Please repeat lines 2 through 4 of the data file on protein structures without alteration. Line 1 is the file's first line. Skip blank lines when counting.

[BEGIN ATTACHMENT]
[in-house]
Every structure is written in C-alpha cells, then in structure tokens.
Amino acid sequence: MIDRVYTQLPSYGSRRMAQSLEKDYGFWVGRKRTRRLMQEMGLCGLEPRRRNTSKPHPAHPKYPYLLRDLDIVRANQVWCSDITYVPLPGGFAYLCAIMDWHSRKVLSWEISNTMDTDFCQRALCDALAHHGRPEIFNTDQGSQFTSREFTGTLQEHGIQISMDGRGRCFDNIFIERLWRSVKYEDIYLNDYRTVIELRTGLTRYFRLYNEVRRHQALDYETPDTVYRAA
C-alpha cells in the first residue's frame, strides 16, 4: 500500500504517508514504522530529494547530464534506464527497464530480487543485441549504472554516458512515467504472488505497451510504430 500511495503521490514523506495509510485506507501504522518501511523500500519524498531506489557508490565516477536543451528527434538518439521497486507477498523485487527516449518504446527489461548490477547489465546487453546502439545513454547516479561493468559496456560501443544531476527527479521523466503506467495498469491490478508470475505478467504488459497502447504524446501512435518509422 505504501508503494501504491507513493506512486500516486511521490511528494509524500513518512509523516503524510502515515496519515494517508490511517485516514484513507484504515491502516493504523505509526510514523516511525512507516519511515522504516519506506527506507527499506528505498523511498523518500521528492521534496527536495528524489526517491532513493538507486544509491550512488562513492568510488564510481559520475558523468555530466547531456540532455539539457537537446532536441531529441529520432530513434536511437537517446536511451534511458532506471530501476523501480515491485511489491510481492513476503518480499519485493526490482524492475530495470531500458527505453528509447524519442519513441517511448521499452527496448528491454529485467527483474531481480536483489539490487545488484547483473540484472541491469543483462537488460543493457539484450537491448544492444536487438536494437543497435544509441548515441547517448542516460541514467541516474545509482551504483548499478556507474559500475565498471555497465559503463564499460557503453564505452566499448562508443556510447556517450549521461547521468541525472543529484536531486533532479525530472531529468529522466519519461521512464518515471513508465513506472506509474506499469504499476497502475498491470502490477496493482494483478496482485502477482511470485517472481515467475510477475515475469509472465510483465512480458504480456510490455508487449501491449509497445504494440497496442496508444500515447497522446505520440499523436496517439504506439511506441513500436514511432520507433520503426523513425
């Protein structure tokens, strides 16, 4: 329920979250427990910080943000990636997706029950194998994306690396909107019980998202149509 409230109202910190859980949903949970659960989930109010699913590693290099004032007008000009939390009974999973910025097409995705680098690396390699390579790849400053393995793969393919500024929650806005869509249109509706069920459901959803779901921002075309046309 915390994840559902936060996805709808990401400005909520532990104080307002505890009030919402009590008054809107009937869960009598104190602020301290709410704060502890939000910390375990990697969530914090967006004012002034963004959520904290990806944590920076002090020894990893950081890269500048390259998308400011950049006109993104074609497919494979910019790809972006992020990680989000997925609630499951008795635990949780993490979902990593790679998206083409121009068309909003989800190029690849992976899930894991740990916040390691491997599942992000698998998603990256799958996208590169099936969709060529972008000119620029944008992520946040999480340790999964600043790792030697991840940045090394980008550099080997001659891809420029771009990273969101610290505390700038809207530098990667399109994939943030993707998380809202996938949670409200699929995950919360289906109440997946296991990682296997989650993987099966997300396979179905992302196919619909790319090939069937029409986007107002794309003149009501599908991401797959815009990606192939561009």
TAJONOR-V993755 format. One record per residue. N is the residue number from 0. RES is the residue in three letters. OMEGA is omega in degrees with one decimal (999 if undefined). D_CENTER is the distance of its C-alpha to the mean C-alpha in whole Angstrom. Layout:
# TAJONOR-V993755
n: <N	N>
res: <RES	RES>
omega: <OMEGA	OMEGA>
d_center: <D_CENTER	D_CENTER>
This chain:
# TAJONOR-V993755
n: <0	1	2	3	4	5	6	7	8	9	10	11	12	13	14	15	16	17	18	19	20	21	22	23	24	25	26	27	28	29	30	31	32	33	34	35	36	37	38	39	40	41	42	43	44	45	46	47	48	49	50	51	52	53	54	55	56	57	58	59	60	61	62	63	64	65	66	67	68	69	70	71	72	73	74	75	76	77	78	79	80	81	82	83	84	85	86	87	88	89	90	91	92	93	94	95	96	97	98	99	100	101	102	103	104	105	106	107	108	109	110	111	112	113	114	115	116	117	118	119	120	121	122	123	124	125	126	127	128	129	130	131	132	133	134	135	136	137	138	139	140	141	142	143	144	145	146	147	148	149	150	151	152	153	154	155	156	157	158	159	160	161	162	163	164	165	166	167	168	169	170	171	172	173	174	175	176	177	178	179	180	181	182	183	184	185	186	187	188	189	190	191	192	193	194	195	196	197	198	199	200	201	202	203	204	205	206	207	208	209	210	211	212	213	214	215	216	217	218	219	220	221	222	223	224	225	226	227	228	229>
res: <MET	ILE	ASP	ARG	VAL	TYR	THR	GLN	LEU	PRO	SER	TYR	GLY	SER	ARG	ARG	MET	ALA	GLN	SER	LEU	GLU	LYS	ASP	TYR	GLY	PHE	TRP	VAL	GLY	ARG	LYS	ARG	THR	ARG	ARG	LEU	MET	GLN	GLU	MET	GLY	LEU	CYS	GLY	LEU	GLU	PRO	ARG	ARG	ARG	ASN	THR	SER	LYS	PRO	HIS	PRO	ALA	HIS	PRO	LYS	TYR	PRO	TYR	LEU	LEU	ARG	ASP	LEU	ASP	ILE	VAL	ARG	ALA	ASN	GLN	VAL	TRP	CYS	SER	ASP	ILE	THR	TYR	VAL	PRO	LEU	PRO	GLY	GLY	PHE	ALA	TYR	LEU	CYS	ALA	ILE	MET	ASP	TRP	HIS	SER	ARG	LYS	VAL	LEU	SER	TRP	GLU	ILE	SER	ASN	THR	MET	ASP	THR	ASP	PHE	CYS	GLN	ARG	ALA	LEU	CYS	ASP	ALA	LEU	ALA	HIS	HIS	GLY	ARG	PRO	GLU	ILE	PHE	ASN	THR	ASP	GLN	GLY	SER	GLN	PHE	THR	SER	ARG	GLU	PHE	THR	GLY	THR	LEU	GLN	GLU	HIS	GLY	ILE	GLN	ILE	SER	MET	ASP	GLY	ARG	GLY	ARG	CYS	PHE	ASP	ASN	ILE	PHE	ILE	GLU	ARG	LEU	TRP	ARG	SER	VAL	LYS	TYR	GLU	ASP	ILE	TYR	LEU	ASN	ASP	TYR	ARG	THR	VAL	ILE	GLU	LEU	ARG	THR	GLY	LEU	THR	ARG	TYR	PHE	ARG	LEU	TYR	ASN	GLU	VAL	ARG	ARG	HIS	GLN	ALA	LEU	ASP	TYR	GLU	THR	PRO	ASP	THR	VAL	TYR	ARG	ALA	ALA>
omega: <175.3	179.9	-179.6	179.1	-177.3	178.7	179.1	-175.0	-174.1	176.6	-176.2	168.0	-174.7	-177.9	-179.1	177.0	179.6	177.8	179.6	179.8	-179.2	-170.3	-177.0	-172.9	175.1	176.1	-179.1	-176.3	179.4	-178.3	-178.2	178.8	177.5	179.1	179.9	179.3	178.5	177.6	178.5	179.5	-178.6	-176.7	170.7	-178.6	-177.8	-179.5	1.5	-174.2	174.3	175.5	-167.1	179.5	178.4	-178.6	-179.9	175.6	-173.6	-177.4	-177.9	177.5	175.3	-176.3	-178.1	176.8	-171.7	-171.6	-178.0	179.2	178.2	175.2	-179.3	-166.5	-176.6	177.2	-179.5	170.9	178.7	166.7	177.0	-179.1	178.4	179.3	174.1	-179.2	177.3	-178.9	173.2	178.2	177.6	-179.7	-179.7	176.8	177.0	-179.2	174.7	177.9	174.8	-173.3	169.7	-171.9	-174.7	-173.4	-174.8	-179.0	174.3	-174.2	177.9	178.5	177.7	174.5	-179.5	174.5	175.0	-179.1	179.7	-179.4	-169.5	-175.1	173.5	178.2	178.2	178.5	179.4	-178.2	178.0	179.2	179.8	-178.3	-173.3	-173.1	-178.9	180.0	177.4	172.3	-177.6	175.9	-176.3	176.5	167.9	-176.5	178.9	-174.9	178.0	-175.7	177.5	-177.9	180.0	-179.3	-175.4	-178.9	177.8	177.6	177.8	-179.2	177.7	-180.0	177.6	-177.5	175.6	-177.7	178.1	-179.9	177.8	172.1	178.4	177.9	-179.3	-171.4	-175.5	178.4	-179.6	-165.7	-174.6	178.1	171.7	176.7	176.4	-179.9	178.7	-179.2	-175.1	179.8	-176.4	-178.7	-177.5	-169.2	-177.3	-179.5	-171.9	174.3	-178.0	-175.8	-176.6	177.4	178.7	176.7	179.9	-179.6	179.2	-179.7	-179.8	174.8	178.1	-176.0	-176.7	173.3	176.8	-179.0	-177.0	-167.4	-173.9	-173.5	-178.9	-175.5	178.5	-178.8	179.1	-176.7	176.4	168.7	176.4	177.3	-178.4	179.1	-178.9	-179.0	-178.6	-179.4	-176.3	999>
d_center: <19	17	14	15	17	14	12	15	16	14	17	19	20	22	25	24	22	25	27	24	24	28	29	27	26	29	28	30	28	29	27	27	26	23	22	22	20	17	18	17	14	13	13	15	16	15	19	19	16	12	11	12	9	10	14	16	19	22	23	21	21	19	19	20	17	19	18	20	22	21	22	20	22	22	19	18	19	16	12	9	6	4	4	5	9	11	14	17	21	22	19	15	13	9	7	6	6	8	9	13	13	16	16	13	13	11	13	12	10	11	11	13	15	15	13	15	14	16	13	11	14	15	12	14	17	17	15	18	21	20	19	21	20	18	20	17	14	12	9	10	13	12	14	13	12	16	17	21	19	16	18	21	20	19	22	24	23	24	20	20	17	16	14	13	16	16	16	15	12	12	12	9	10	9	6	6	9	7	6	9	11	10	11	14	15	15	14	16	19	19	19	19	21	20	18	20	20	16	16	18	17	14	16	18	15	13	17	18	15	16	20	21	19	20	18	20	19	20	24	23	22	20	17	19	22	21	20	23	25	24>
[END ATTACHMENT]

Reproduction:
Every structure is written in C-alpha cells, then in structure tokens.
Amino acid sequence: MIDRVYTQLPSYGSRRMAQSLEKDYGFWVGRKRTRRLMQEMGLCGLEPRRRNTSKPHPAHPKYPYLLRDLDIVRANQVWCSDITYVPLPGGFAYLCAIMDWHSRKVLSWEISNTMDTDFCQRALCDALAHHGRPEIFNTDQGSQFTSREFTGTLQEHGIQISMDGRGRCFDNIFIERLWRSVKYEDIYLNDYRTVIELRTGLTRYFRLYNEVRRHQALDYETPDTVYRAA
C-alpha cells in the first residue's frame, strides 16, 4: 500500500504517508514504522530529494547530464534506464527497464530480487543485441549504472554516458512515467504472488505497451510504430 500511495503521490514523506495509510485506507501504522518501511523500500519524498531506489557508490565516477536543451528527434538518439521497486507477498523485487527516449518504446527489461548490477547489465546487453546502439545513454547516479561493468559496456560501443544531476527527479521523466503506467495498469491490478508470475505478467504488459497502447504524446501512435518509422 505504501508503494501504491507513493506512486500516486511521490511528494509524500513518512509523516503524510502515515496519515494517508490511517485516514484513507484504515491502516493504523505509526510514523516511525512507516519511515522504516519506506527506507527499506528505498523511498523518500521528492521534496527536495528524489526517491532513493538507486544509491550512488562513492568510488564510481559520475558523468555530466547531456540532455539539457537537446532536441531529441529520432530513434536511437537517446536511451534511458532506471530501476523501480515491485511489491510481492513476503518480499519485493526490482524492475530495470531500458527505453528509447524519442519513441517511448521499452527496448528491454529485467527483474531481480536483489539490487545488484547483473540484472541491469543483462537488460543493457539484450537491448544492444536487438536494437543497435544509441548515441547517448542516460541514467541516474545509482551504483548499478556507474559500475565498471555497465559503463564499460557503453564505452566499448562508443556510447556517450549521461547521468541525472543529484536531486533532479525530472531529468529522466519519461521512464518515471513508465513506472506509474506499469504499476497502475498491470502490477496493482494483478496482485502477482511470485517472481515467475510477475515475469509472465510483465512480458504480456510490455508487449501491449509497445504494440497496442496508444500515447497522446505520440499523436496517439504506439511506441513500436514511432520507433520503426523513425